Since my last two reads, Dust and The Last Firewall, were books from a series I was very familiar with (and liked a lot), I decided it was time to start something new. Forging Zero by Sara King had been on my wish list for a while, so I figured it was worth a shot.
The premise of the story is built around Earth falling under alien control. The aliens draft the planet’s children into their army by kidnapping them. The children they choose are all under the age of 10, except for a few older “recruits” in the early teens who are chosen as a means to demonstrate to the younger ones what happens if you step out of line. Only one of these older recruits survives, a fourteen year old named Joe Dobbs. When the children are numbered by the aliens for tracking, he is given the number zero, which becomes his nickname.
From there, the story focuses on their trek from Earth to the alien planet that serves as their training ground. Throughout the training, King expands on the characters as they are hardened into soldiers. The book is an interesting study of human motives, our drive to survive, our need to be rewarded, and our desire to be accepted by our peers. Eventually, a series of events that are foreshadowed throughout the story (and that I won’t spoil) take place forcing Joe to step forward and develop into the leader that he is destined to become. His nickname Zero, combined with the events of the story, make the name of the book, Forging Zero, a great choice.
The development of the environment and the characters are the strong suits of this book. King spends a lot of time creating an alien world that can be taken forward into future stories, which she has through the series The Legend of Zero. She also spends a lot of time describing the characters to help you develop an emotional attachment to them. As I found out in the afterword, It turns out to be the goal of the publisher, Parasite Publications. As they put it:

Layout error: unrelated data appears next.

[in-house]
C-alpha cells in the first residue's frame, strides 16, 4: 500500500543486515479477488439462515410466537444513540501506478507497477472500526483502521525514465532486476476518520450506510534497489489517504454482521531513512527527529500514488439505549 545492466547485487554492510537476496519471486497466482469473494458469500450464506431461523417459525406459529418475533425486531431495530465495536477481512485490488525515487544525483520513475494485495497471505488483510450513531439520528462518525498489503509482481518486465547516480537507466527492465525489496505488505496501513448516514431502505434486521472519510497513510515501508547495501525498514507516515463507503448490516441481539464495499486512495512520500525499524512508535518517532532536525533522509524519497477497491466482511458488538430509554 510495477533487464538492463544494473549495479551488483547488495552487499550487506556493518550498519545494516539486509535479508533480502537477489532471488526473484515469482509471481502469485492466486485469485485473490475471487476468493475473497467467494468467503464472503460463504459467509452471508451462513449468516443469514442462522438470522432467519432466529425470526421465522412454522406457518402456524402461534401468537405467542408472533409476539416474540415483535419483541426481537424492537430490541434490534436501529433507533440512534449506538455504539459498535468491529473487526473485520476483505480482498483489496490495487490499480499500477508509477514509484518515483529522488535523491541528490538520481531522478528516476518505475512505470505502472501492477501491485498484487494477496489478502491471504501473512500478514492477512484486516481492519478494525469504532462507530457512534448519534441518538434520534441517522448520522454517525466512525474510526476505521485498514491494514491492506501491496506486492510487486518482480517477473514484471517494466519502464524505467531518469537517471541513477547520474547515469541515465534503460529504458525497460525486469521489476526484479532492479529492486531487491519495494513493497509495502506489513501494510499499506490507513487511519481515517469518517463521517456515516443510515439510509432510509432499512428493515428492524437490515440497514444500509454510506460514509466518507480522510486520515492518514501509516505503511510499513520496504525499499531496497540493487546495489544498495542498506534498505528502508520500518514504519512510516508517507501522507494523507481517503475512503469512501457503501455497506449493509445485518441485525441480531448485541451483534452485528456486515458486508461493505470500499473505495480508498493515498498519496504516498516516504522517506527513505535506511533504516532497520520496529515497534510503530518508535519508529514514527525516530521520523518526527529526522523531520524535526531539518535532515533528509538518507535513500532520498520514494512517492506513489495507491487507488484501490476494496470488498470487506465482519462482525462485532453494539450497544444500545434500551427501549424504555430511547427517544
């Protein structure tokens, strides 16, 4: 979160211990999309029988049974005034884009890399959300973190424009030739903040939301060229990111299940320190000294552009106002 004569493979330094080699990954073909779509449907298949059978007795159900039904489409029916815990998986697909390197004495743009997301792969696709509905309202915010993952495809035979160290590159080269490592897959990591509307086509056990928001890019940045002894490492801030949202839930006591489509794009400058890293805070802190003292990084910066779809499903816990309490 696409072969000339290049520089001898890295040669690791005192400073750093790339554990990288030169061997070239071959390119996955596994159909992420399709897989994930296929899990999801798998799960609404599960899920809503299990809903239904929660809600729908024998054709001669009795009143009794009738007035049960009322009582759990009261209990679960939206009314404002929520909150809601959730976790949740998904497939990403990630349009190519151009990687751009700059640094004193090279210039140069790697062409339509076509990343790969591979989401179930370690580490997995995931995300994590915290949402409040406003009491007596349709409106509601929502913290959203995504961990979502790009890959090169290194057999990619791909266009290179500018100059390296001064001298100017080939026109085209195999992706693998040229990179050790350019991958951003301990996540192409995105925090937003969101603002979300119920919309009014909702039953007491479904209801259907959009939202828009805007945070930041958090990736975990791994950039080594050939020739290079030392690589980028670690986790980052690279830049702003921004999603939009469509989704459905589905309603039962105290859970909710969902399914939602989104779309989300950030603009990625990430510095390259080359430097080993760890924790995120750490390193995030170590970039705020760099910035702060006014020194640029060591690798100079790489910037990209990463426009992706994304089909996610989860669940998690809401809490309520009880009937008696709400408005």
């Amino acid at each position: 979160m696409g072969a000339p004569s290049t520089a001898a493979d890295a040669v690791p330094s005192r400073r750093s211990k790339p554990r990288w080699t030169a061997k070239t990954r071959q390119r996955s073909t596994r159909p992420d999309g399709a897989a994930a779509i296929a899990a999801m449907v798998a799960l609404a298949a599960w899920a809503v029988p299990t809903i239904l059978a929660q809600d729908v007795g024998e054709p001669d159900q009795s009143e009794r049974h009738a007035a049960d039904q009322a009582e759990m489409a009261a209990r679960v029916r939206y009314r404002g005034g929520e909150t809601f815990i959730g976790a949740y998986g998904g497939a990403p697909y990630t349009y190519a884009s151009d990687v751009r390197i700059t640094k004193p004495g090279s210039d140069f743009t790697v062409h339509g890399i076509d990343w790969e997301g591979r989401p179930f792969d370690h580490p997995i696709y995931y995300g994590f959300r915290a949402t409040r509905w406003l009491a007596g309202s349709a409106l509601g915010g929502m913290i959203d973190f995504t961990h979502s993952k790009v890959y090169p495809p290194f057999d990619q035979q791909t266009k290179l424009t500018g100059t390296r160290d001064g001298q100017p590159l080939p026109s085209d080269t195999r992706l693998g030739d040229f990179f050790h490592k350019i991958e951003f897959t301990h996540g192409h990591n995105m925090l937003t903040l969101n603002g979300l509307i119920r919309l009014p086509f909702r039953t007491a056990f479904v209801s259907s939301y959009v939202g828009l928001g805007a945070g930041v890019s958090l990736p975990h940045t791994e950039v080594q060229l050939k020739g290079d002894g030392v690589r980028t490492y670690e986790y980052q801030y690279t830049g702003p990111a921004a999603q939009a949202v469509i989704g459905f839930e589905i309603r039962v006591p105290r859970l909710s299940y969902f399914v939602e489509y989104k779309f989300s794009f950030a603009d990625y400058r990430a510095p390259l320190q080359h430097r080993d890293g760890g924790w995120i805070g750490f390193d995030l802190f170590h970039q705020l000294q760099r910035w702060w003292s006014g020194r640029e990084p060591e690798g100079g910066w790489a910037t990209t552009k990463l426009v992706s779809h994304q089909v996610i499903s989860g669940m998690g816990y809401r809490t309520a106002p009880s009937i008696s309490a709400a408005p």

…we want to produce memorable, sympathetic characters that reader will still be thinking about years after finishing our books.
Overall, Forging Zero is well written and a good story, but I wouldn’t put it in my must read category. The story drags a bit, and it takes a while to learn the slang, euphemisms, alien types, and technical terms that King uses throughout the book. Many times, I found myself unsure of a term or phrase, but I didn’t want to go back and try to find it to understand the meaning. Eventually, by the second half of the book, I was comfortable with the environment that King created, but it made the beginning of the book hard to get through. In fact, it was one of the few times that I considered putting a book aside and starting something new. I’m glad I didn’t, because it was worth finishing.
Bottom line, if you’re looking for an interesting sci-fi book that is focused more on the characters than the technology, then Forging Zero would be a good book to pick up. Since I like a more balanced approach that engages my imagination through the technology, I’m planning to move onto to a different series and away from The Legend of Zero.